With a Perspective, I’m Amy Cole-Farrell.

Amy Cole-Farrell is an arts educator in Silicon Valley and lives in Pacifica.

Shak'ar Mujakian

My life one year ago was drastically different. I often chose not to speak up, because it required too much energy, then. What’s changed is that people listen to me now.

Today, the frequency of my voice is a lot lower-well, kind of. This month, I turned 24 and have an easily identifiable trans-boy voice – whiny and static. This month also marks my first anniversary on testosterone.

I remember that my female voice was the first thing I wanted to change. It almost made me cringe. It was soft, high, and unsteady. And with it, I’d routinely have to slip out into a saga of half-syllables to get anyone’s attention. Or, I had to claw my way to the bottom of the vocal hierarchy, or, even better, wait for an ideal pause that never really seemed to come. And, if I were to actually speak, I still had to make sure that my pulse wouldn’t be heard wildly in my voice.

Nothing about my body has really changed, except my body hair growth and how I sound. But people almost always listen to me now. In group settings, I can say virtually anything and folks will stop and shift their heads. I don’t have to fish for the right words or that ideal pause anymore. I just dive, because my nervousness is less obvious, and because I’m expected to take up space and speak now.

Now that I’m on the other side of the vocal divide, the cultural misogyny that devalues the many facets of femaleness is clear to me. I’m not alone. I have female friends who tell me they’d like to take testosterone just to change their voice.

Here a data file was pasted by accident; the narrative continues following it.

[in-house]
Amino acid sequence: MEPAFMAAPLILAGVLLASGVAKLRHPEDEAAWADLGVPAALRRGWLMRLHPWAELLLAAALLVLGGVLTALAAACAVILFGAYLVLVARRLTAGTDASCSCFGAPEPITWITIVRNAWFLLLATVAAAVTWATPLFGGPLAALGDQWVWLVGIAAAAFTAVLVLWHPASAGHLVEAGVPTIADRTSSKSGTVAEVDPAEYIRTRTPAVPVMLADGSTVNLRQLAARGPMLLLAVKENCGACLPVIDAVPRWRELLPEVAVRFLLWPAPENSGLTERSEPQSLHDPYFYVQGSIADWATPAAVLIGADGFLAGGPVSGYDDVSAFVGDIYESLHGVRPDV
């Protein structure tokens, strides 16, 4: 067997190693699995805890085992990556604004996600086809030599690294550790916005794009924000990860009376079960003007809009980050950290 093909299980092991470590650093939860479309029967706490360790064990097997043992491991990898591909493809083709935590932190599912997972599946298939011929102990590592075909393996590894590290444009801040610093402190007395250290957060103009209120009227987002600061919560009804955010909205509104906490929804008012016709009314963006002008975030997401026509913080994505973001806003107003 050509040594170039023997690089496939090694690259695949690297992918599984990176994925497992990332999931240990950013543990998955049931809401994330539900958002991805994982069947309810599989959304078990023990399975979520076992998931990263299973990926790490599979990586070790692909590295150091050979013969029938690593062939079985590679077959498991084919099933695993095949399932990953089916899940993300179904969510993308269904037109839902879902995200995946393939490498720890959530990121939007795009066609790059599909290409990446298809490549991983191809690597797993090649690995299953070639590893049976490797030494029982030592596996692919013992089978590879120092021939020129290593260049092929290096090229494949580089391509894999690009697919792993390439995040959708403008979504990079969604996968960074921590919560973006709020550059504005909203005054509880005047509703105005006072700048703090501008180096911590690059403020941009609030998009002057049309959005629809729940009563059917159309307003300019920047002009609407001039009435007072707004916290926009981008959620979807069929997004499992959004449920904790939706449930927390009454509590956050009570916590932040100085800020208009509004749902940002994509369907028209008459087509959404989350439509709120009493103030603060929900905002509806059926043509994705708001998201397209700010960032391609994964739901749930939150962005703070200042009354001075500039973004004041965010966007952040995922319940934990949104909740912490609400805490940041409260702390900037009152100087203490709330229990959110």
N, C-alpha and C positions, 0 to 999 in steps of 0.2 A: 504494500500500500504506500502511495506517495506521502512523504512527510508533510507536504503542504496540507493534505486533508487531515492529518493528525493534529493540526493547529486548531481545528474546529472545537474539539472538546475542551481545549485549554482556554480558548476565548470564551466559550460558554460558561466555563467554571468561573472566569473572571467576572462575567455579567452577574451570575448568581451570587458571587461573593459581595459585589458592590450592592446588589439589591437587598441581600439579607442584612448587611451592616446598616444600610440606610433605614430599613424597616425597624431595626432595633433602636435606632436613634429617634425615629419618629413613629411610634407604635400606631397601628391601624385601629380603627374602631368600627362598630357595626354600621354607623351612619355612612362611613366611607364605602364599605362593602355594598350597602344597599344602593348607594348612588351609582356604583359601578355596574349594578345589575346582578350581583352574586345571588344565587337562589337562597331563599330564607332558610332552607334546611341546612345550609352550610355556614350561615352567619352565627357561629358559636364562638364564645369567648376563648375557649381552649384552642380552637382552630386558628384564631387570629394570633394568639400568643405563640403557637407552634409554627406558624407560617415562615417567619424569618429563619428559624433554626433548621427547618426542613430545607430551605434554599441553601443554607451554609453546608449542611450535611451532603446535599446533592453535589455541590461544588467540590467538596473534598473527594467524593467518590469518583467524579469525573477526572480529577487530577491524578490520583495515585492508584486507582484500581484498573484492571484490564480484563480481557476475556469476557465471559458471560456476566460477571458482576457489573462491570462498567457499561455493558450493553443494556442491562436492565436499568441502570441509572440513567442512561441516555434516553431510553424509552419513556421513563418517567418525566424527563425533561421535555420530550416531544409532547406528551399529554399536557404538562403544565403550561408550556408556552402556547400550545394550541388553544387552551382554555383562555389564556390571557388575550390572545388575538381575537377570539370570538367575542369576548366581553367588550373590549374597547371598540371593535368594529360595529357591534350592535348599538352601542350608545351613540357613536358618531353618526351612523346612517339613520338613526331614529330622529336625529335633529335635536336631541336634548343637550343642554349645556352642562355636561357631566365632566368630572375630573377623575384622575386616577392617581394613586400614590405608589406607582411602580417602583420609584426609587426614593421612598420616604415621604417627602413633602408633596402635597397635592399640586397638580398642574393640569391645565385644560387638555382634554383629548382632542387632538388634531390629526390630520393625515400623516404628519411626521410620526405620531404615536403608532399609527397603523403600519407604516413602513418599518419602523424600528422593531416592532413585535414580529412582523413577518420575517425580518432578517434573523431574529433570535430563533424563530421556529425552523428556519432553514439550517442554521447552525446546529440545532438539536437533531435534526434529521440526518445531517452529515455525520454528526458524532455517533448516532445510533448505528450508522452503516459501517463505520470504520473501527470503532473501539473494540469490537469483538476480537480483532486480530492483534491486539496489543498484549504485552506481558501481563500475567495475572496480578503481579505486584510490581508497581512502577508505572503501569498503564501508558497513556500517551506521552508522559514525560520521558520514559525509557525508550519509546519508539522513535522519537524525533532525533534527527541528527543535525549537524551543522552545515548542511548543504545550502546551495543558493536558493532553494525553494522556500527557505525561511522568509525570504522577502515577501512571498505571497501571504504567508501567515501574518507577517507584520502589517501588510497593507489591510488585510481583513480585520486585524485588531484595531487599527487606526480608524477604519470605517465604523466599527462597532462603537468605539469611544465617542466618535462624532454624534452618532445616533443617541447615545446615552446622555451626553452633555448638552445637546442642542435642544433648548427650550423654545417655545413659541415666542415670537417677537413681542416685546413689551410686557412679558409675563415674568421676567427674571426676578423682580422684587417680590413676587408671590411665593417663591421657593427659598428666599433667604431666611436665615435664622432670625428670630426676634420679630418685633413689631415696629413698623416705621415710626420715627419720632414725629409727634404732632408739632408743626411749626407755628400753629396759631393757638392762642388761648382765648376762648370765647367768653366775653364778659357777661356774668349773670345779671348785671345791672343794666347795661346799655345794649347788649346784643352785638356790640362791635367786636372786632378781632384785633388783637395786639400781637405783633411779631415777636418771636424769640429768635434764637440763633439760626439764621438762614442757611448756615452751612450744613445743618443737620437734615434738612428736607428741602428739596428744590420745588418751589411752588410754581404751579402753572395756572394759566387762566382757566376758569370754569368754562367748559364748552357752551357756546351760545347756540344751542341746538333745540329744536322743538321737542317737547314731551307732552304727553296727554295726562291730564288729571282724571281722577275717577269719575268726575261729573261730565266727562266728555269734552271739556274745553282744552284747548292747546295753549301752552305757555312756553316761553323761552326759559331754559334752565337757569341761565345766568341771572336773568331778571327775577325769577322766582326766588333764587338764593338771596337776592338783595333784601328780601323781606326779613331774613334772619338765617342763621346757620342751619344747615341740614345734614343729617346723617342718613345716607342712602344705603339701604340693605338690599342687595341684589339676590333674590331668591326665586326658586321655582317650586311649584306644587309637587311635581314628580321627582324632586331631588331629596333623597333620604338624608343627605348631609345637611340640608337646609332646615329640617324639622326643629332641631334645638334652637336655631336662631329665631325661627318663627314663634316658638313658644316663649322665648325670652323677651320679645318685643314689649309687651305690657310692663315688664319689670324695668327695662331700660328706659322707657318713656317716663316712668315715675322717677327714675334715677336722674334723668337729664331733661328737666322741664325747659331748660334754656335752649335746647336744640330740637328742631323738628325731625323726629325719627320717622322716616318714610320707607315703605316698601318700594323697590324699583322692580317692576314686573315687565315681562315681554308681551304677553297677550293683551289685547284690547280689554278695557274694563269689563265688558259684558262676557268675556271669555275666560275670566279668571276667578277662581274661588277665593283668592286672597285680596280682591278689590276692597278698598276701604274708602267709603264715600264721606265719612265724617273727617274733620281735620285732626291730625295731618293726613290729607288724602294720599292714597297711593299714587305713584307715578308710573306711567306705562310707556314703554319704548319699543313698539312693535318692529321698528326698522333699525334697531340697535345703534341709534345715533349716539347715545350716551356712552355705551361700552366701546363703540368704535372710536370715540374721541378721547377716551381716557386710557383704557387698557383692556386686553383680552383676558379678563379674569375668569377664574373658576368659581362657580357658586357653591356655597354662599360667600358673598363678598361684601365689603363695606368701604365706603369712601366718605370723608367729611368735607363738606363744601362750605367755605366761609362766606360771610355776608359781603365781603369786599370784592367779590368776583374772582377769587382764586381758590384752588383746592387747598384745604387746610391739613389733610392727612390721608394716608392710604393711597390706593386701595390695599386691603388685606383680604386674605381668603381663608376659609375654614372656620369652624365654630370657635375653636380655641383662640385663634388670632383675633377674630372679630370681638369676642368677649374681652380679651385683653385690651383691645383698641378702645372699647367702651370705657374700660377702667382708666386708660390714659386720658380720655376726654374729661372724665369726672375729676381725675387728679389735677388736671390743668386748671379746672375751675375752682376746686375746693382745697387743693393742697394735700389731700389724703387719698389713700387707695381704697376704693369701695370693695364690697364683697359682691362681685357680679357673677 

I’ve been on testosterone for one year, and I still can’t tell if I’m transgender because of gender dysphoria or internalized misogyny, or if I’m more comfortable in my body than ever before because I have more privilege than ever before. But I do know that it’s okay to not know, and that I should do something if I’ve wanted to do that thing every day for four years, and that hormone treatment ultimately means differential treatment.

It extends beyond my voice, and sometimes even beyond words.

With a Perspective, I’m Shak’ar Mujukian.

Shak’ar Mujukian is a transmedia storyteller and aspiring game designer based in San Francisco.

I’ve been a poll worker for over a decade. From my perspective, my number one job is to protect your right to vote. But over those years, I’ve come to realize voting is as much a responsibility as it is a right. So as we lead up to this historic election, I present my three simple steps to responsible voting.

1) Make sure that you are registered. If you have moved or changed you name since you last voted, you need to re-register. Did you have a problem signing in the last time you voted? Was there a question about a vote by mail ballot? Call you country elections office or verify your status online. The deadline to register is October 24.